Several years later, Frédérick has become famous as the star of the Grand Theater. A man about town and a spendthrift, he is covered with debts – which doesn't prevent him from devastating the mediocre play in which he currently has the main role by exposing it to ridicule in rehearsal and then playing it for laughs, rather than straight melodrama, on opening night. Despite achieving a smashing success, the play's three fussy authors are still outraged and challenge him to a duel. He accepts and when he returns to his dressing room, Frédérick is confronted by Lacenaire, who apparently intends to rob and kill him. However, the criminal is an amateur playwright and strikes up a friendship with the actor instead. He and Avril serve as Frédérick's seconds the next morning, when the actor arrives at the duel dead drunk.

Baptiste is enjoying even greater success as a mime at the Funambules. When Frédérick goes to a performance the day after surviving the duel, he is surprised to find himself in the same box as Garance. His old flame has returned to Paris after having traveled throughout the world with the Count de Montray, who has kept her these several years. She has been attending the Funambules every night incognito to watch Baptiste perform. She knows she has always been genuinely in love with him. Frédérick suddenly finds himself jealous for the first time in his life. While the feeling is highly unpleasant, he remarks that his jealousy will help him as an actor. He will finally be able to play the role of Othello, having now experienced the emotions which motivate the character. Garance asks Frédérick to tell Baptiste of her presence, but Nathalie, now Baptiste's wife, is first informed by the spiteful rag-man Jéricho. She sends their small son to Garance's box to mortify her with their family's happiness. By the time Frédérick alerts Baptiste and he rushes to find her, the box is empty.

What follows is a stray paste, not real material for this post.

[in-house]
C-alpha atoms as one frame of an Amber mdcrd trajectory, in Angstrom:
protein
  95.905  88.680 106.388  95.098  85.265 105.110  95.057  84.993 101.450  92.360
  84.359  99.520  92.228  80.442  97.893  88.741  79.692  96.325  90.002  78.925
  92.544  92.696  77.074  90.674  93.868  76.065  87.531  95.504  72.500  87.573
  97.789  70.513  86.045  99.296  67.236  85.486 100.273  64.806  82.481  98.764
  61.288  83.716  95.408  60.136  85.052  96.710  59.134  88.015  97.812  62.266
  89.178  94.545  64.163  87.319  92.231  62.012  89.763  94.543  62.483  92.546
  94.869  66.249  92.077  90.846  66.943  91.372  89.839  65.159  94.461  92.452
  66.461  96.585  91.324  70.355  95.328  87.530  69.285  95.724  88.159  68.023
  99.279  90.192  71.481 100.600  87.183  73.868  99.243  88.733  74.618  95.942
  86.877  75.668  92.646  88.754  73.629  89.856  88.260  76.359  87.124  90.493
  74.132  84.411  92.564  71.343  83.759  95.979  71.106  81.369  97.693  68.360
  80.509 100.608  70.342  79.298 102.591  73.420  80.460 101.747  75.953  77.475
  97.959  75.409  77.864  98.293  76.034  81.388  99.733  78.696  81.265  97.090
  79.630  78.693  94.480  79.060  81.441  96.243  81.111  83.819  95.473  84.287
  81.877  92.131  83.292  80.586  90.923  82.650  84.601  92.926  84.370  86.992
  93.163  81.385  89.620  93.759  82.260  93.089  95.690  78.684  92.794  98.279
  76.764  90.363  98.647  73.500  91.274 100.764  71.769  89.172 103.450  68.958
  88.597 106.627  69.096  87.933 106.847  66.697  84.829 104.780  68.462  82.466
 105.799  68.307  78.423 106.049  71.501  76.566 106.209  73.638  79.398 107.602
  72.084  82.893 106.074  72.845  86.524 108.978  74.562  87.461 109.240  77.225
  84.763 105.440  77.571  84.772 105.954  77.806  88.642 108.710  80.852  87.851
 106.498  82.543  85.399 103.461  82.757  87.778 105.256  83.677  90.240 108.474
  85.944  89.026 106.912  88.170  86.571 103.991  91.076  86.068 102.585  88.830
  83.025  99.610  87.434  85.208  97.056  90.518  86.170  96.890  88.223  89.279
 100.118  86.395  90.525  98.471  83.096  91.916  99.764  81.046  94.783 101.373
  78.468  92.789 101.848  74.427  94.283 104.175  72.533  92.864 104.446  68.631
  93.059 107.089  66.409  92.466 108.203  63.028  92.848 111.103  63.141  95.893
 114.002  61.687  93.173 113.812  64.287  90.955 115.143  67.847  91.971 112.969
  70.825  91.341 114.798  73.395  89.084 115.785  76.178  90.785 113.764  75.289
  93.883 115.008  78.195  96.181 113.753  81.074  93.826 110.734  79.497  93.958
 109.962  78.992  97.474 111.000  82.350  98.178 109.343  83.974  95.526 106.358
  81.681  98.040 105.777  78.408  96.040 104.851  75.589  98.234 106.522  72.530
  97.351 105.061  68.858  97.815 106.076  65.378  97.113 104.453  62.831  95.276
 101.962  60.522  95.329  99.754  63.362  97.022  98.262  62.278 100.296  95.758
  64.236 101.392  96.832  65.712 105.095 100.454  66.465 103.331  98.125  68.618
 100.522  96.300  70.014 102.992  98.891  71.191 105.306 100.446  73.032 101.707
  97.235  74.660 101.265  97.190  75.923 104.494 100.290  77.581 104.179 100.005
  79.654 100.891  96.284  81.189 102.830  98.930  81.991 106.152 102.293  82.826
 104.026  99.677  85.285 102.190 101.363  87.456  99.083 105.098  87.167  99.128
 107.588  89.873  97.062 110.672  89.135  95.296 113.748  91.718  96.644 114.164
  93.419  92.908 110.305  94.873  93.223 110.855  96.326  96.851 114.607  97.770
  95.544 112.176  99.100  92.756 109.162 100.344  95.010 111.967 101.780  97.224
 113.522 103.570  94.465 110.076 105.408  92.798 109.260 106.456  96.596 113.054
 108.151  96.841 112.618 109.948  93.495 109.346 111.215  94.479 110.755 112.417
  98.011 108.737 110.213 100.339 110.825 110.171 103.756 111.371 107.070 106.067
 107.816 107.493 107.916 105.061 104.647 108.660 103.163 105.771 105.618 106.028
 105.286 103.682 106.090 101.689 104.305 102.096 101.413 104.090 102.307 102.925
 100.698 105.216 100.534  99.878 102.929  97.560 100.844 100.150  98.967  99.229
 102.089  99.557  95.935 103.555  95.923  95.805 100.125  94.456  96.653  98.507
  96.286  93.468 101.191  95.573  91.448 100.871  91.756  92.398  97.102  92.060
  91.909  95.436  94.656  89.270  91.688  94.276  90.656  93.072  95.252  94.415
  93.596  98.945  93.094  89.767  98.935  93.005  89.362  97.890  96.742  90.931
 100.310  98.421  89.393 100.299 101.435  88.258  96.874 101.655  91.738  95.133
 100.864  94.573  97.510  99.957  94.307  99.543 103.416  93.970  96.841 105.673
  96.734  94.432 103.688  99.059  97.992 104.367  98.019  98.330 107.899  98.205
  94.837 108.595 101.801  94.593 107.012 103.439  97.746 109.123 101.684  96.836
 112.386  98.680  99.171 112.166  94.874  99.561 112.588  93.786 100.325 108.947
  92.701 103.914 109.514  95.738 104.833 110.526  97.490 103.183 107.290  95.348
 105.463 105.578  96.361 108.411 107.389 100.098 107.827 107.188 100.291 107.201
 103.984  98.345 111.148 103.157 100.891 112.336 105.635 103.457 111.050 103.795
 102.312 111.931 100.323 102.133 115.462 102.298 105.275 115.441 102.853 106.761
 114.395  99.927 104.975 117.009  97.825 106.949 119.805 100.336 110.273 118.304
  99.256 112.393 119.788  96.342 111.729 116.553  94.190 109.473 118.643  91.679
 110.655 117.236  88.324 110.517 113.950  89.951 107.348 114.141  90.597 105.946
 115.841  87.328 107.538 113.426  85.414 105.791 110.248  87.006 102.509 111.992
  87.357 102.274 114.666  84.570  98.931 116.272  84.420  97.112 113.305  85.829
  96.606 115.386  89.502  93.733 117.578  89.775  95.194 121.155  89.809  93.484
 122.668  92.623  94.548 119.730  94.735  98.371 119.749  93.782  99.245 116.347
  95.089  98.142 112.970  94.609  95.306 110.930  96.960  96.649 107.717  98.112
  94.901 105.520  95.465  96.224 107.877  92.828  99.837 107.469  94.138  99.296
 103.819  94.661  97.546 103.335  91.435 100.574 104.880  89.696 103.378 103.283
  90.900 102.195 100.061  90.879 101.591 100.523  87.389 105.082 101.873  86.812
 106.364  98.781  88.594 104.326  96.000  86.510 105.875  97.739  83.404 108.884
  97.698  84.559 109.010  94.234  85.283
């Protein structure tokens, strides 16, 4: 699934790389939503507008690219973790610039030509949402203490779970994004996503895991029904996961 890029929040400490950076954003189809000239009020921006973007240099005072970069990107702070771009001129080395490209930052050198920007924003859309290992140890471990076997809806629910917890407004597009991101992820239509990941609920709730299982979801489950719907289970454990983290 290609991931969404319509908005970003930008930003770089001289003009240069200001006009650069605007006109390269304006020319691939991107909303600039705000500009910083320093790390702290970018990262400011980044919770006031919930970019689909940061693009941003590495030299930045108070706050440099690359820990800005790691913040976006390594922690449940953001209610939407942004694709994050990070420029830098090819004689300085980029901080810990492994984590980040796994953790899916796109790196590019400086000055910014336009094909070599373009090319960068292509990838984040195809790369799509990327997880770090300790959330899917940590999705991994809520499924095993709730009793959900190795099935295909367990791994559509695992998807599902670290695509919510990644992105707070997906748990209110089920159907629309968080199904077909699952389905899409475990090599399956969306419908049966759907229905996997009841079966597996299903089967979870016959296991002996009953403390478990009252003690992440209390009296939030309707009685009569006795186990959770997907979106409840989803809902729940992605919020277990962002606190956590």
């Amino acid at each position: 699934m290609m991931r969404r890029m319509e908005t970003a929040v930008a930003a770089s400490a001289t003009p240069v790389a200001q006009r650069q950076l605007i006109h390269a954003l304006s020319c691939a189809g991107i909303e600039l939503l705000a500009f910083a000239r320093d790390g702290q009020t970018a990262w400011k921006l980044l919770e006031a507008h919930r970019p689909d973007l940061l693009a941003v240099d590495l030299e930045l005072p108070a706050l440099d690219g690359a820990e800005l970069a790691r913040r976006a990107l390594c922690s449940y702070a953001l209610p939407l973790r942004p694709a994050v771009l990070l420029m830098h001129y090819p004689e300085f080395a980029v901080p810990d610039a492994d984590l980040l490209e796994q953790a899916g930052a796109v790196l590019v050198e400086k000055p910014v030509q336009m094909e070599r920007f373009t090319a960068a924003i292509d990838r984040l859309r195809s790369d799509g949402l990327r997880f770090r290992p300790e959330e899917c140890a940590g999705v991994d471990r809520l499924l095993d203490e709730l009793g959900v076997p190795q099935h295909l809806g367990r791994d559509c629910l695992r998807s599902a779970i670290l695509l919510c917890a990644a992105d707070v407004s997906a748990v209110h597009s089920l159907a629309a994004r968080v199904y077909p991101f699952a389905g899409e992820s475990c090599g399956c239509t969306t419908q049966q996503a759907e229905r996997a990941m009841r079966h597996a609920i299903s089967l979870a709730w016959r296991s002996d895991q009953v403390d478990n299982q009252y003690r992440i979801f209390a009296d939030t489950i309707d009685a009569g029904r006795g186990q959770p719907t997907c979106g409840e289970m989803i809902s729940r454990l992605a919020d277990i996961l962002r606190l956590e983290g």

When Garance returns to the Count's luxurious mansion, she finds Lacenaire waiting for her. Lacenaire satisfies himself that Garance has no love for him and, on his way out, encounters the Count, who is irritated to see such an individual in his home. Lacenaire reacts to the Count's challenge with threats, revealing the knife at his belt. Later, Garance declares to the Count that she will never love him since she is already in love with another man, but declares she will continue to try to please him, and offers to spread the word on the streets that she is "mad" about him, if he would like.